Aerial work platforms (AWPs) have become a tool of choice to place workers at heights to perform tasks. As their use continues to grow, their diversity in size and available options also expands. Small-profile vertical lifts and scissor lifts allow users to pass through standard doorways; articulated booms provide access up and over structures; and boom jibs offer additional access into hard to reach areas. Users are placing these highly productive machines in all types of environments and conditions.
From a simplistic point of view, many operators see one aerial lift as pretty much the same as the next; one may be able to reach higher or have a larger platform, but they are viewed as basically alike. While much can be said to correct this myth, the one truth to this perspective is that most of the risks associated with their use are the same.
AWPs are the safest means to place workers at height, provided the equipment operator is properly trained and the work platform is inspected, maintained and serviced as recommended by the manufacturer. Failure to do so can result in serious injury or death.
A required element of proper lift equipment training is the recognition of hazards associated with their use. It is reported that over 80% of aerial lift accidents are the result of operator error. An examination of fatalities involving aerial lifts in the construction industry points to the following causes: electrocutions, falls, collapses or tipovers, caught in/between and struck by/against.
Confined space and overhead risks
While AWP manufacturers are always researching means to mitigate risk when using their products, it is unlikely that all risk will ever be completely eliminated. So it's important to stress the need and responsibility for managers and operators to be adequately trained; site risk assessments to take place prior to operation; proper AWP selection be made for the job; and safe operating procedures to be defined, implemented and supervised once hazards and risks are identified.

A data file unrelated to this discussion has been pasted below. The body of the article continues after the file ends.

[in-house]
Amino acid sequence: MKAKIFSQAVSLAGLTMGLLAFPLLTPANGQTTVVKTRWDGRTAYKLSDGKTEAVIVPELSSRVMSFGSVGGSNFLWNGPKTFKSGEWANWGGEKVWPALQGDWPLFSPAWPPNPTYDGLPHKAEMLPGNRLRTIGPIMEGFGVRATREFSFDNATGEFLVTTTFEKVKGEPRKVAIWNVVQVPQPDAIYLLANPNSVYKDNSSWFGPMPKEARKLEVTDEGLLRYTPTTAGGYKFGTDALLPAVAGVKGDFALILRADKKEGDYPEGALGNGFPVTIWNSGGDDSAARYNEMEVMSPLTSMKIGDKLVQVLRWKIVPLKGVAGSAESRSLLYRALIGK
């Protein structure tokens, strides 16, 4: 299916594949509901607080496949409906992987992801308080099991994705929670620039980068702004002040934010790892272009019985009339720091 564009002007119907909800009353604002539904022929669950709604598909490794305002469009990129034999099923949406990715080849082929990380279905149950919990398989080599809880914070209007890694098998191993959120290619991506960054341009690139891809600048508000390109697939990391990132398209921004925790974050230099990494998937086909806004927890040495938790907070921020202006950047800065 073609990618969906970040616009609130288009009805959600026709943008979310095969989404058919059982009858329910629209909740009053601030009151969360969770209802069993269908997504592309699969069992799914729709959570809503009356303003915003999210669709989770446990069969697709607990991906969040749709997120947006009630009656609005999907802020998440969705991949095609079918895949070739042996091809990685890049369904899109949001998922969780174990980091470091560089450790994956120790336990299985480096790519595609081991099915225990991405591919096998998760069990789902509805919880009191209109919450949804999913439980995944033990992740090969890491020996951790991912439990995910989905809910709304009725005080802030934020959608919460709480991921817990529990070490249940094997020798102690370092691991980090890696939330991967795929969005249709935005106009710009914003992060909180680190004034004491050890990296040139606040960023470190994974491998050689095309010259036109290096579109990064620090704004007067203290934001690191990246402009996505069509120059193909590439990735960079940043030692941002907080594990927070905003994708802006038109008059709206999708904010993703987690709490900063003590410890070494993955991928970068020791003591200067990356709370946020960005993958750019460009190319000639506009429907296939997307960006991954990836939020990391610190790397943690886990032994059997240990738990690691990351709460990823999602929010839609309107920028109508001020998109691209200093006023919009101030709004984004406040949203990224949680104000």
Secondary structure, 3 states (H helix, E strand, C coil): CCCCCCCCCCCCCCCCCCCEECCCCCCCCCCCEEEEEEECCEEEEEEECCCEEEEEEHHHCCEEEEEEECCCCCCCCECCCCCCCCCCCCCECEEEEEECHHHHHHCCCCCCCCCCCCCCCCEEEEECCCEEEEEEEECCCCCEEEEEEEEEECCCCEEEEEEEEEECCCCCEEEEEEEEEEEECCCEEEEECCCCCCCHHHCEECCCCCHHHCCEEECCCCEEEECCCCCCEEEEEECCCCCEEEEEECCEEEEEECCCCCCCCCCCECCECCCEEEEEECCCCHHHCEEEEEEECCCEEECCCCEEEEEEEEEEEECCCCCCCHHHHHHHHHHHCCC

According to the Center to Protect Worker Rights, between 1992 to 1999, one of the top five causes of deaths involving aerial lifts used in construction was crushing hazards, where the operator was caught in/between the lift and an overhead obstruction. This risk continues to be a leading cause of fatalities with AWP use today.
Confined work spaces can present just such a risk. When thinking of confined spaces, you may think in terms of an enclosed work environment, such as inside a vessel or industrial plant. Yet, AWPs can face a confined space in a large open warehouse or outside a plant, as well. The confined space is the work area around the relatively small platform from which the operator is working.
It is not uncommon to see a lift driving through extremely tight quarters, such as a standard size doorway, to maneuver to the actual work site. An operator can pay too much attention to maneuvering the machine when there is limited clearance. Incidents have occurred when the operator bent low over the guardrail while driving through the opening, only to get his body caught between the top of the door frame and the platform guardrail.
It is also common to see a boom platform maneuvering through a maze of overhead steel, trusses or obstructions to reach the work area above it. The lift operator is focusing on maneuvering the platform; his or her hands are on the controls, with eyes shifting constantly to see where the platform is in relation to the obstacles. In these situations, operators have been known to have their body pushed against the controls by overhead obstructions. The pressure of their bodies on the controls leads to the machine continuing to move forward, trapping the operator.
Such risks are potentially fatal, so the primary attention of the operator must be on personal safety over moving the platform into position.
Hazard identification and training
When employers direct personnel to operate an AWP, they have a responsibility to warn the operators of potential hazards, provide the means to protect against the hazard and explain the potential consequences of not following proper operating guidelines. A proper risk assessment should always be conducted to recognize the safest means to perform a task and the procedures to be used.
A risk assessment can allow an AWP to be used safely in a work site that has a confined overhead area or obstructions. This will require site managers to become aware of the specific precautions and procedures needed when planning and supervising work in these areas.
It is also critical that operators are adequately trained to recognize the risk associated with AWP use. The mobility and flexibility of today's AWPs make it hard for an operator to foresee the danger in manipulating these machines into place.
In Europe, the International Powered Access Federation is working jointly with the Construction Plant-hire Association to call on AWP users to take extra care when planning and using lifts where confined overhead areas or obstructions are present. Their goal is to produce a best practices guide for such applications that will be applicable wherever AWPs are in operation. For more information about their efforts, visit www.ipaf.org or www.awpt.org.
Tony Groat is the North American representative for the International Powered Access Federation (IPAF), and executive vice president of Aerial Work Platform Training (AWPT) Inc.